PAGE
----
However, I was disappointed, as I wanted to make play-offs, although everyone felt I was being optimistic, but having learned a lot about the environment, the travel and the quality of the opposition teams, we will really make a big impact next season.
We had a tour of the UK in October, and that was a major developmental experience for our players.
PR: I guess you are pleased with Stoke City’s progress and the chance of pre-season game next season, that must be exciting for you, and a chance to pit your wits against Peter Reid, have you talked about it?
AH: Yes, it has been great for me as a kid growing up, playing for my hometown club and seeing them do well, and now of course my best mate Reidy to be there. They will definitely benefit from his love of the game and knowledge and energy. People forget how important Stoke have been to the game, probably been in the top flight a lot longer than most. Two special moments in my life, making my debut for Stoke and then signing for Everton.
PR: We can’t really talk about Football in the USA without mentioning David Beckham: good or bad for MLS?
AH: Oh, without hesitation — Good. He brought a huge marketing presence, but also a raising of the perception and reality of the quality of the game here. For example at the Everton v MLS All-Star game, Evertonians and players were coming up to me saying how good they were and let’s remember that the All-Star team were all internationals and the USA team is in the top 12 of the FIFA standings, so the blues did well to beat them, albeit on penalties.
PR: The emergence of Manchester City can either be viewed as free market forces in full flow or kick in the shins for clubs who have progressively tried to improve their position in the Premier League; do you think introducing some of the interventions like a salary cap, as we have here in the US, would level the playing field?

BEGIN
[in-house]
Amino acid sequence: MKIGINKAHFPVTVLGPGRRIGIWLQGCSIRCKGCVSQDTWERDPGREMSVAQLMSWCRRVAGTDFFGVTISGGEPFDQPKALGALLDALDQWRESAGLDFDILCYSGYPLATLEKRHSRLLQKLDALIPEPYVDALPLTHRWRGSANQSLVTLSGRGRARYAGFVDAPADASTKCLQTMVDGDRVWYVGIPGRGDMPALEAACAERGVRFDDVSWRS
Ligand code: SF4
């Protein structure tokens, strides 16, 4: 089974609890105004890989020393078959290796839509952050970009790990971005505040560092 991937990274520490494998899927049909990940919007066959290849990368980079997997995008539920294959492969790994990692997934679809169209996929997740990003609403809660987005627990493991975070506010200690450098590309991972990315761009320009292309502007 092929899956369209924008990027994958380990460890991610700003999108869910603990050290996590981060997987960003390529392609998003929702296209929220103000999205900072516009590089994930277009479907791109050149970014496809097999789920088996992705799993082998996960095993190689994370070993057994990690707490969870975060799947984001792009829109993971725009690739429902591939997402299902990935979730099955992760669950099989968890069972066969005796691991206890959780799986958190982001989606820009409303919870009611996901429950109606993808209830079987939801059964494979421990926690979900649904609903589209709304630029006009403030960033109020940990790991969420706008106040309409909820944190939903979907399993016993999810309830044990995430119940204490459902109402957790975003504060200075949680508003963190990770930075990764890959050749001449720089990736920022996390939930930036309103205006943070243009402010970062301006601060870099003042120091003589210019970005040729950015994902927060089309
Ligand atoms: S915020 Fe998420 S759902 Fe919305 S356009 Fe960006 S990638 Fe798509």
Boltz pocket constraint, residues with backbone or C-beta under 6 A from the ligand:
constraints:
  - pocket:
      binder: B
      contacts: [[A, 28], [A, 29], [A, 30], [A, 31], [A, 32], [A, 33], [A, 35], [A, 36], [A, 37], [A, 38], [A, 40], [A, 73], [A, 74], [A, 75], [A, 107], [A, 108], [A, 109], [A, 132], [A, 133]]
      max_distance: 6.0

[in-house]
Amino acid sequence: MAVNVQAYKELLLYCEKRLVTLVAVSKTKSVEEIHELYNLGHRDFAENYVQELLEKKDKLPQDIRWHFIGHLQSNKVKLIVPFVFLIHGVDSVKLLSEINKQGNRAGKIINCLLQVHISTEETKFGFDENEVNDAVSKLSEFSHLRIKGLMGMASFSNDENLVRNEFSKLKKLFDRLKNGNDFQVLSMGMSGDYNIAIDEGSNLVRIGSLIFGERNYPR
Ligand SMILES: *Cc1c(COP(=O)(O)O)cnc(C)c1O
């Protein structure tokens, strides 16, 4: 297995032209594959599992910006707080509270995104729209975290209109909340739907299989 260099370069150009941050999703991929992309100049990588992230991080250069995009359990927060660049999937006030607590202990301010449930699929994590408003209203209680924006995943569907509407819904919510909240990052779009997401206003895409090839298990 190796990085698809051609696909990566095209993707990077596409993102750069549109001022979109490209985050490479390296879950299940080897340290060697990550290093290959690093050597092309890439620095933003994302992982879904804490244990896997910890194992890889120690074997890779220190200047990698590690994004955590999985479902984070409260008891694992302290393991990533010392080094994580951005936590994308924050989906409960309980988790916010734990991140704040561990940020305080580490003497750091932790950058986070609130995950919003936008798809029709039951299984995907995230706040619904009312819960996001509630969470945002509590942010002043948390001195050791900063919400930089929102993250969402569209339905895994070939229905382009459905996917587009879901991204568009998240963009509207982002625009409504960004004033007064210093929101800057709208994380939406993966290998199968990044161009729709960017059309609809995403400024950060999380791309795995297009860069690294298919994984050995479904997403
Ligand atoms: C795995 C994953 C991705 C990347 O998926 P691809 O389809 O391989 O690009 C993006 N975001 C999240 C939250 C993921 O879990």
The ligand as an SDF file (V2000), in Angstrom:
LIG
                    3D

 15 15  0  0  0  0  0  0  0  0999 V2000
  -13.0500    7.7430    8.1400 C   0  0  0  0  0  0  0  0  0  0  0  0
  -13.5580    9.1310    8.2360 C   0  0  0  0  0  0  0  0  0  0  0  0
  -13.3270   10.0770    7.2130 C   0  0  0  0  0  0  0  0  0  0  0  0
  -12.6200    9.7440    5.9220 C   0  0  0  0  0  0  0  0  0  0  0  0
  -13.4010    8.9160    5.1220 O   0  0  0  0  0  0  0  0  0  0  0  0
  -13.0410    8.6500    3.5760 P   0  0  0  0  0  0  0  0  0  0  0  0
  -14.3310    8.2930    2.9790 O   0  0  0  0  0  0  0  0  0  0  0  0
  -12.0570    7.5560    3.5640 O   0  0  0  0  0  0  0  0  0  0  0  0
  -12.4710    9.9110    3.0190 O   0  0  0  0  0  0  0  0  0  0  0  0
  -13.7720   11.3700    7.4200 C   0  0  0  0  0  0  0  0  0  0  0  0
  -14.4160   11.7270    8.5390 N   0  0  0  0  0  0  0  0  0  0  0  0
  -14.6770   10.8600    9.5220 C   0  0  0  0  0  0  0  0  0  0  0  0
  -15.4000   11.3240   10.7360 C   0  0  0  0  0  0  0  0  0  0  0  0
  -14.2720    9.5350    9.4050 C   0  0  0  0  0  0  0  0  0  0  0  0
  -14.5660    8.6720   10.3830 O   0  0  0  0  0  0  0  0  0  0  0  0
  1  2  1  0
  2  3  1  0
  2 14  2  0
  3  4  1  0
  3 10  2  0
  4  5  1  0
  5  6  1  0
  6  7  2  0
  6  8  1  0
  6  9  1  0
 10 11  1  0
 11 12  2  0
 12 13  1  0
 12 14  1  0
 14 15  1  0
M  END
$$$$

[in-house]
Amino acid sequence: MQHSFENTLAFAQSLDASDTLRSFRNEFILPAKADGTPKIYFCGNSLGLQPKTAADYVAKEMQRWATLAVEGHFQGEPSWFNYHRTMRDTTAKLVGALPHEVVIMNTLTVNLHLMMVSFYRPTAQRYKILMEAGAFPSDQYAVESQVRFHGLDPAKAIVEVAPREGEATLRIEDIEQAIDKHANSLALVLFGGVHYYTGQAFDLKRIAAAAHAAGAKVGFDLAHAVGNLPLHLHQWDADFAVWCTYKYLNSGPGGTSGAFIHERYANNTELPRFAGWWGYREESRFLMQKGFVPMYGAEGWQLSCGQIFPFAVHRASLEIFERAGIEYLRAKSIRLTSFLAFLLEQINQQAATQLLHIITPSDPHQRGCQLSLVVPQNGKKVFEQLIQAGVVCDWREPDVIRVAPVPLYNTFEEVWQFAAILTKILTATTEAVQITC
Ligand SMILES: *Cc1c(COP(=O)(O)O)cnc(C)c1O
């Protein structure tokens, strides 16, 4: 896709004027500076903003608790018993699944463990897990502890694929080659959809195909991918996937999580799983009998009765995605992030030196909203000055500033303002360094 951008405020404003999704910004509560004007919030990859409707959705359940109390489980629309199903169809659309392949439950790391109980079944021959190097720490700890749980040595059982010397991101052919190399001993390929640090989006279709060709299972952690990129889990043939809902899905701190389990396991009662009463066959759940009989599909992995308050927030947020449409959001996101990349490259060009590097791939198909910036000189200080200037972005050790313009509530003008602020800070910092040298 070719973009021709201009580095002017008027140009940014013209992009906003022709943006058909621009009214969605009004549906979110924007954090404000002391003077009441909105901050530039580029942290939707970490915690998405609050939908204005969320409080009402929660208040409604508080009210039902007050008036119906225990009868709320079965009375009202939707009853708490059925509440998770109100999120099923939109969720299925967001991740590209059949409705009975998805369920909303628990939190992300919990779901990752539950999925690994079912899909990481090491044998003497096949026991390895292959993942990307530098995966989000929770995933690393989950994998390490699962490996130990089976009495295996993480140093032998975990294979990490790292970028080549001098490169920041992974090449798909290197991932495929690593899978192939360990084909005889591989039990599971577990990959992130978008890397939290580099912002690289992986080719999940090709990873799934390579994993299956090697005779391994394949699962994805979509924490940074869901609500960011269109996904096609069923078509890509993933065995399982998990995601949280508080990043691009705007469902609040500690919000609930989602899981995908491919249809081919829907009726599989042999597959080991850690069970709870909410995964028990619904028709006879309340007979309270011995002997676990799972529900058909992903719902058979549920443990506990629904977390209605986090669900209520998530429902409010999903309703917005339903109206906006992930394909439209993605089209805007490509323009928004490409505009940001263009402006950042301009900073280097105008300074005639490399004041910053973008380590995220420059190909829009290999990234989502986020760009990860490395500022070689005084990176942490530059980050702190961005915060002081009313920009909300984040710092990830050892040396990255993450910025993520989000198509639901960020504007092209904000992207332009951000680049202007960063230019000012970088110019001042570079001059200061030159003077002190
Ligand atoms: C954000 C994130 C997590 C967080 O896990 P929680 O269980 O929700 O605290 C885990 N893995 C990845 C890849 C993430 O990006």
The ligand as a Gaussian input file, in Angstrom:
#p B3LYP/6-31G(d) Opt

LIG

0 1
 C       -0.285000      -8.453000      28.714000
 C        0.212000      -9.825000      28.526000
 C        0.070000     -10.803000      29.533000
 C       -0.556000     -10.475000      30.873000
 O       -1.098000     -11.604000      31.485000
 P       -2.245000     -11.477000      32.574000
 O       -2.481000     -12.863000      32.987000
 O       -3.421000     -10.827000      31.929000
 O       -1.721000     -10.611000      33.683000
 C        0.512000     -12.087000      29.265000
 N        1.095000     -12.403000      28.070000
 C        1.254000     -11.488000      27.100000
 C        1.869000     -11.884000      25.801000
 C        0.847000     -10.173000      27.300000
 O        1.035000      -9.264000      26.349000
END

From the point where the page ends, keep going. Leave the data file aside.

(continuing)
AH: Not just a salary cap alone, but possibly a roster cap as well — stopping certain clubs who just buy up all the young talent and let them fester in the reserves. Also, how the TV money is allocated, as it does seem illogical that the richest clubs in the world get the most TV money. Again, the EPL could learn a lot from US major sports about how they can level the playing field.
PR: Like the NFL, surely the best run sport in the world?
AH: It’s fascinating that you asked me that because living here you will probably experience what I see at the beginning of the NFL season, that is, nearly everyone thinks they can win it. Everyone. That’s what football was like 20 years ago in England at the start of the season. Remember the excitement at the start of a season, getting those league ladders from the newspaper and putting your team on top.
Now it ‘s like the top 4 and a couple of maybes. Remember Forest under Cloughie and everything he won, but could you see that now? Nope. Hand on heart, can’t see us, Spurs, Villa or anyone else winning the league, without some billionaire coming in like at City.
What you have is three leagues within the EPL: the top 4 who get into Champions League, 6-7 clubs who will always be looking at relegation, and then the rest looking for scraps. So we used to laugh and joke about SPL being just two clubs, Celtic and Rangers, but let’s face it we are not a million miles away in the EPL. It’s just not competitive enough.
PR: Shifting gears back to your career at Everton, I’m sure you have been asked every conceivable question about your time with us, but one thing I must ask: was Pat van den Hauwe as scary as he appeared?
AH: I got to know Pat really well, but his bark was worse than his bite, and people underestimated what a good footballer he was. Reidy and I often talk about him and the second League Championship we won, he should have got Player of the Year. He played left-back, right-back and centre-back for long periods.
Sheeds idolised him, because he never had to put a tackle in when Pat was around.
PR: I know through Legends events back home that you keep in touch with the lads of the 80s; what was the key to our success?
AH: We were a team, made up of great characters and outstanding players. Reidy is still my best pal in the game, and with Skype we ring each other up at all hours, probably spent more time in hotel rooms with him than with my wife! I still keep in touch with Andy, Sheeds, Sharpy and Ratters, and we always have great time at the reunion dinners.
I was very lucky I played in a great team, but also great characters who are still close friends. We played for each other and all made a contribution to our success.